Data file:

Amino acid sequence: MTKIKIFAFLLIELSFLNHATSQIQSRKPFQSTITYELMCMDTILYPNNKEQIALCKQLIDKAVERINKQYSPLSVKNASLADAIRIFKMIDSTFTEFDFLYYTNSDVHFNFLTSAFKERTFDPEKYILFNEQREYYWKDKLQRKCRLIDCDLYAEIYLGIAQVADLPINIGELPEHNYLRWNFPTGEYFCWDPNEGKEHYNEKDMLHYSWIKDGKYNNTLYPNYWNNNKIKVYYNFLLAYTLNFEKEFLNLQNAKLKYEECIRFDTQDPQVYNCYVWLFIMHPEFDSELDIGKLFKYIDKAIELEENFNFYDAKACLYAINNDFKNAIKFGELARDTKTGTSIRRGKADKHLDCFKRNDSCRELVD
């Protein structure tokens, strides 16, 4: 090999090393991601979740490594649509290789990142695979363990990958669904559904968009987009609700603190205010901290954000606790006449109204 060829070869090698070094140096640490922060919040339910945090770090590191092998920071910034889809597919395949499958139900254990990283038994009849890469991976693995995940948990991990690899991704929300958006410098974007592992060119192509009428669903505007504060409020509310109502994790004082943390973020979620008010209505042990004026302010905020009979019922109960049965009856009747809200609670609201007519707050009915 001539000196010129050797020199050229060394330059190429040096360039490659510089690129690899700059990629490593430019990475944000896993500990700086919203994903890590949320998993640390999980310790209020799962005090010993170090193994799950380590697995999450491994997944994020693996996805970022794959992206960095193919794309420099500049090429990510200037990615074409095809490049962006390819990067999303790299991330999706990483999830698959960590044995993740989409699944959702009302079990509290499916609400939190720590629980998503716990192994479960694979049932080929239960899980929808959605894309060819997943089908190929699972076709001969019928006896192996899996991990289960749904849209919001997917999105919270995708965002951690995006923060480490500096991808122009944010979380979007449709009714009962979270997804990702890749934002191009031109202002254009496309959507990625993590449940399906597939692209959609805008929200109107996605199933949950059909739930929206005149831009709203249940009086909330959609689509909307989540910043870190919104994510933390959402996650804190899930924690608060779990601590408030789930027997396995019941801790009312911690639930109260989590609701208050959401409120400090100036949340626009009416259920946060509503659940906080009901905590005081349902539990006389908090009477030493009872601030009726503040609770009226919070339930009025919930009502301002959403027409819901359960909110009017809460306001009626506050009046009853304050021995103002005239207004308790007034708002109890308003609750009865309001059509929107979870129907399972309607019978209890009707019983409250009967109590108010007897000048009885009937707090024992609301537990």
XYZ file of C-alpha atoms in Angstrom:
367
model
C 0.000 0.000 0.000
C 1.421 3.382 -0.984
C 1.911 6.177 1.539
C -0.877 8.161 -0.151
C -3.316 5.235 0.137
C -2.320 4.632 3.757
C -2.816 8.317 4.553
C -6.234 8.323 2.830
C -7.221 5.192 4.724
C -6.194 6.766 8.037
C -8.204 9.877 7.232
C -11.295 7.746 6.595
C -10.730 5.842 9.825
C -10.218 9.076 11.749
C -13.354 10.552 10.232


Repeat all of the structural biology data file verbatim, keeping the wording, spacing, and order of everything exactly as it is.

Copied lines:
Amino acid sequence: MTKIKIFAFLLIELSFLNHATSQIQSRKPFQSTITYELMCMDTILYPNNKEQIALCKQLIDKAVERINKQYSPLSVKNASLADAIRIFKMIDSTFTEFDFLYYTNSDVHFNFLTSAFKERTFDPEKYILFNEQREYYWKDKLQRKCRLIDCDLYAEIYLGIAQVADLPINIGELPEHNYLRWNFPTGEYFCWDPNEGKEHYNEKDMLHYSWIKDGKYNNTLYPNYWNNNKIKVYYNFLLAYTLNFEKEFLNLQNAKLKYEECIRFDTQDPQVYNCYVWLFIMHPEFDSELDIGKLFKYIDKAIELEENFNFYDAKACLYAINNDFKNAIKFGELARDTKTGTSIRRGKADKHLDCFKRNDSCRELVD
């Protein structure tokens, strides 16, 4: 090999090393991601979740490594649509290789990142695979363990990958669904559904968009987009609700603190205010901290954000606790006449109204 060829070869090698070094140096640490922060919040339910945090770090590191092998920071910034889809597919395949499958139900254990990283038994009849890469991976693995995940948990991990690899991704929300958006410098974007592992060119192509009428669903505007504060409020509310109502994790004082943390973020979620008010209505042990004026302010905020009979019922109960049965009856009747809200609670609201007519707050009915 001539000196010129050797020199050229060394330059190429040096360039490659510089690129690899700059990629490593430019990475944000896993500990700086919203994903890590949320998993640390999980310790209020799962005090010993170090193994799950380590697995999450491994997944994020693996996805970022794959992206960095193919794309420099500049090429990510200037990615074409095809490049962006390819990067999303790299991330999706990483999830698959960590044995993740989409699944959702009302079990509290499916609400939190720590629980998503716990192994479960694979049932080929239960899980929808959605894309060819997943089908190929699972076709001969019928006896192996899996991990289960749904849209919001997917999105919270995708965002951690995006923060480490500096991808122009944010979380979007449709009714009962979270997804990702890749934002191009031109202002254009496309959507990625993590449940399906597939692209959609805008929200109107996605199933949950059909739930929206005149831009709203249940009086909330959609689509909307989540910043870190919104994510933390959402996650804190899930924690608060779990601590408030789930027997396995019941801790009312911690639930109260989590609701208050959401409120400090100036949340626009009416259920946060509503659940906080009901905590005081349902539990006389908090009477030493009872601030009726503040609770009226919070339930009025919930009502301002959403027409819901359960909110009017809460306001009626506050009046009853304050021995103002005239207004308790007034708002109890308003609750009865309001059509929107979870129907399972309607019978209890009707019983409250009967109590108010007897000048009885009937707090024992609301537990």
XYZ file of C-alpha atoms in Angstrom:
367
model
C 0.000 0.000 0.000
C 1.421 3.382 -0.984
C 1.911 6.177 1.539
C -0.877 8.161 -0.151
C -3.316 5.235 0.137
C -2.320 4.632 3.757
C -2.816 8.317 4.553
C -6.234 8.323 2.830
C -7.221 5.192 4.724
C -6.194 6.766 8.037
C -8.204 9.877 7.232
C -11.295 7.746 6.595
C -10.730 5.842 9.825
C -10.218 9.076 11.749
C -13.354 10.552 10.232